Infectious outbreaks have unique characteristics that increase fear and uncertainty due to the imperceptibility of the infectious agent, uncertainty about infection, and initial symptoms that are often easily confused with more known benign diseases. As a result, pandemics manifest unique individual and community responses such as scapegoats and guilt, fear of infection, and high levels of somatic (physical) symptoms.
According to the IASC, the community's response to outbreaks is governed by the perception of risk (not the actual risk) with a variety of factors that affect community distress. This has been the case with COVID-19 .
Frontline health workers and volunteers are particularly vulnerable to the negative mental health effects of treating victims of COVID-19 and may experience high levels of traumatic stress reactions including depression, anxiety, hostility, and somatization symptoms. They are directly exposed to the disease and consequent community discomfort. These workers generally work long hours due to the high caseloads and the need to balance the duty to care for patients with concerns about their own well-being and that of their family and friends.
Effective public mental health measures will address numerous areas of possible distress as well as risky health behaviors and psychiatric illness. In anticipation of significant disruptions and losses, it will be imperative to promote health protective behaviors and health response behaviors. Areas of special attention include: (1) The role of risk communication; (2) The role of security communication through public/private collaboration; (3) Psychological, emotional, and behavioral responses to public education, public health surveillance, and early detection efforts; (4) Psychological responses to community containment strategies (quarantine, movement restrictions, closing of schools/work/other communities); (5) Increase and continuity of the health care service; and (6) Responses to massive prophylaxis strategies using vaccines and antiviral drugs. The recommended steps in response to a COVID-19 outbreak are divided into four phases: preparation, immediate response, recovery, and planning for the mental health intervention.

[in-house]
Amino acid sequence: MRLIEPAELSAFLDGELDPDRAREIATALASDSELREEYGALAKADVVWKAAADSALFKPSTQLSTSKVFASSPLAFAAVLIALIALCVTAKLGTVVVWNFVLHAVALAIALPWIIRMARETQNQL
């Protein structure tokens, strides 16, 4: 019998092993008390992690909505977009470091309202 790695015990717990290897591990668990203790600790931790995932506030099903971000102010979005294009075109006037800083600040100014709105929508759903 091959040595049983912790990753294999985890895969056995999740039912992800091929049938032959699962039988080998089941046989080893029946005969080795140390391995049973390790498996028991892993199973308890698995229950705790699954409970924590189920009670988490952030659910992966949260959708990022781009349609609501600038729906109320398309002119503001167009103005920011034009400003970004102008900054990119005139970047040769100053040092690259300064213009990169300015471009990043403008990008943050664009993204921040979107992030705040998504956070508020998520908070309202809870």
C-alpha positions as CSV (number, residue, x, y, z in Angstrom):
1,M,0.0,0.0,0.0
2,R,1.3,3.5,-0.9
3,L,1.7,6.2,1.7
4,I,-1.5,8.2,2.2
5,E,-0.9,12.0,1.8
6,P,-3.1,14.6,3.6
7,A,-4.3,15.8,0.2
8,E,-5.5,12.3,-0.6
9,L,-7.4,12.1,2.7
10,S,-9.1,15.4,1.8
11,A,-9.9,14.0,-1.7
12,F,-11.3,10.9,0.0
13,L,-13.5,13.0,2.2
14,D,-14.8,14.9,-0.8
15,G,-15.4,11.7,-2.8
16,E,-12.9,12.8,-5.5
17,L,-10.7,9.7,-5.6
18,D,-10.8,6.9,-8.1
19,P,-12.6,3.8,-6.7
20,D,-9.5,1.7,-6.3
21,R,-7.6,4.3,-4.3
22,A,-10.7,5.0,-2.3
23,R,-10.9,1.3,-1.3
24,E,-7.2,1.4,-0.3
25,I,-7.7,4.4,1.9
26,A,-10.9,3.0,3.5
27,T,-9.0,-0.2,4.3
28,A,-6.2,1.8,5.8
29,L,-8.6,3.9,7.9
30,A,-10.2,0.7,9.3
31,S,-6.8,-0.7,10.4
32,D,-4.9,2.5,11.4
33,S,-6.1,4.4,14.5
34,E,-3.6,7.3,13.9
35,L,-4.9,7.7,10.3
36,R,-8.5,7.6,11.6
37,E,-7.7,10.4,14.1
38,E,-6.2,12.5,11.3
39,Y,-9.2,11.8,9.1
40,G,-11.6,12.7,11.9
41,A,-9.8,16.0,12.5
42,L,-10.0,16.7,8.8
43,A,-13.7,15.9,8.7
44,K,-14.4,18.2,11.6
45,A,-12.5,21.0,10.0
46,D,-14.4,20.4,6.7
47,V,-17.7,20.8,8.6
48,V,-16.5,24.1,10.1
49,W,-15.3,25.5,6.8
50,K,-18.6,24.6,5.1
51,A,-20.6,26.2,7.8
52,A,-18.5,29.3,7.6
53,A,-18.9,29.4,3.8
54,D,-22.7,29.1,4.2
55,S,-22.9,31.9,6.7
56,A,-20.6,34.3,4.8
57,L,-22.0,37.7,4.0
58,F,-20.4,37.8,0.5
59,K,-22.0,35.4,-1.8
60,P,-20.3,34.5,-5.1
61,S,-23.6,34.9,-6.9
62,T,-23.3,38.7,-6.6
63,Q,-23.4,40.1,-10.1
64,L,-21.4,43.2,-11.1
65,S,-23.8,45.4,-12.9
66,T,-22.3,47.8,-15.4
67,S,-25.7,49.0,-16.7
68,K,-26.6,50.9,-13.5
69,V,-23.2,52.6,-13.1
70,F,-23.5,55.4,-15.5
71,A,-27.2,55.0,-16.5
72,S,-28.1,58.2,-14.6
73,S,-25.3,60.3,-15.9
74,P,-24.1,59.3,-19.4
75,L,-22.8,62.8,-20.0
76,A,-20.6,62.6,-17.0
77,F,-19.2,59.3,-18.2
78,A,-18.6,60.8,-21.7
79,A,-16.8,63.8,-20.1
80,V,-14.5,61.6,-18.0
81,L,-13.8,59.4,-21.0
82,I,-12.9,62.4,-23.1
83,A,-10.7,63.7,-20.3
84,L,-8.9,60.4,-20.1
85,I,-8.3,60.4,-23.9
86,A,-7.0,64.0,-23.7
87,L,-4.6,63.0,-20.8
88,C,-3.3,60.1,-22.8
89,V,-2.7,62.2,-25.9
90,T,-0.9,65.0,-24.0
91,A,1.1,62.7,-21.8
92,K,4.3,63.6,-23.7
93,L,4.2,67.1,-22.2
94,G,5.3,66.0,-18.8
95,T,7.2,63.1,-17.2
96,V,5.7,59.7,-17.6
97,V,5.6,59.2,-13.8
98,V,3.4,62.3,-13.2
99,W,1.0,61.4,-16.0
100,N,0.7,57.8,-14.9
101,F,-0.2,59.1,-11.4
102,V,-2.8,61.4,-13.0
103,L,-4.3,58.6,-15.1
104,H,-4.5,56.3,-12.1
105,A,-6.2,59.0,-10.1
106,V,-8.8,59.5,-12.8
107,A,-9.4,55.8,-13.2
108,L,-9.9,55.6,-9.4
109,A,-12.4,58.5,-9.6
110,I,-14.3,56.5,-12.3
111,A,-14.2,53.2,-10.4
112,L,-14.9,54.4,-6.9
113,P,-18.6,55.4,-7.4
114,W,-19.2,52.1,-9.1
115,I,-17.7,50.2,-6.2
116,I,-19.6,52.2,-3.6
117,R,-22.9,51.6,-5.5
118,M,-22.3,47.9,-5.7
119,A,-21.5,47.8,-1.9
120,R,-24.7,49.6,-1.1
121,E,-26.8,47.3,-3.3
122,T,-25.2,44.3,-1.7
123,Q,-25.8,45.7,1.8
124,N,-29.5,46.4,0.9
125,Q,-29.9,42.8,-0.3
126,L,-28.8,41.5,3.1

Mental Health and Psychosocial Support Interventions
Mental health and psychosocial support problems (MHPSS) are prevalent in all segments in humanitarian settings. The situation is no different in the Americas with COVID-19. The extreme stressors associated with COVID-19 increase the risk of experiencing social, behavioral, psychological, and psychiatric conditions. MHPSS comprise multi-sectoral actions. Our situation analysis evaluated available spaces in the population. Working with national societies, we show a need for health access for mental health disorders and the functional disabilities that accompany them.
While psychosocial support is a transversal theme in all areas of disaster response and recovery, the SPHERE Project (2018) [7[ recommends four major sectors for MHPSS  interventions: (1) Self-help and support in the community; (2) Psychological first aid (PFA); (3) Psychological interventions; and (4) Specialized mental health care. A brief description of each is below.
Self-help and support in the community
Interactions between volunteers and community leaders can lead to strategies so that all members of the community (neighborhood, community, including marginalized people, communities of faith and/or community traditions) get improved self-help and psychosocial support. Activities may include safe spaces for different sectors and/or community activities that promote dialogue in the community .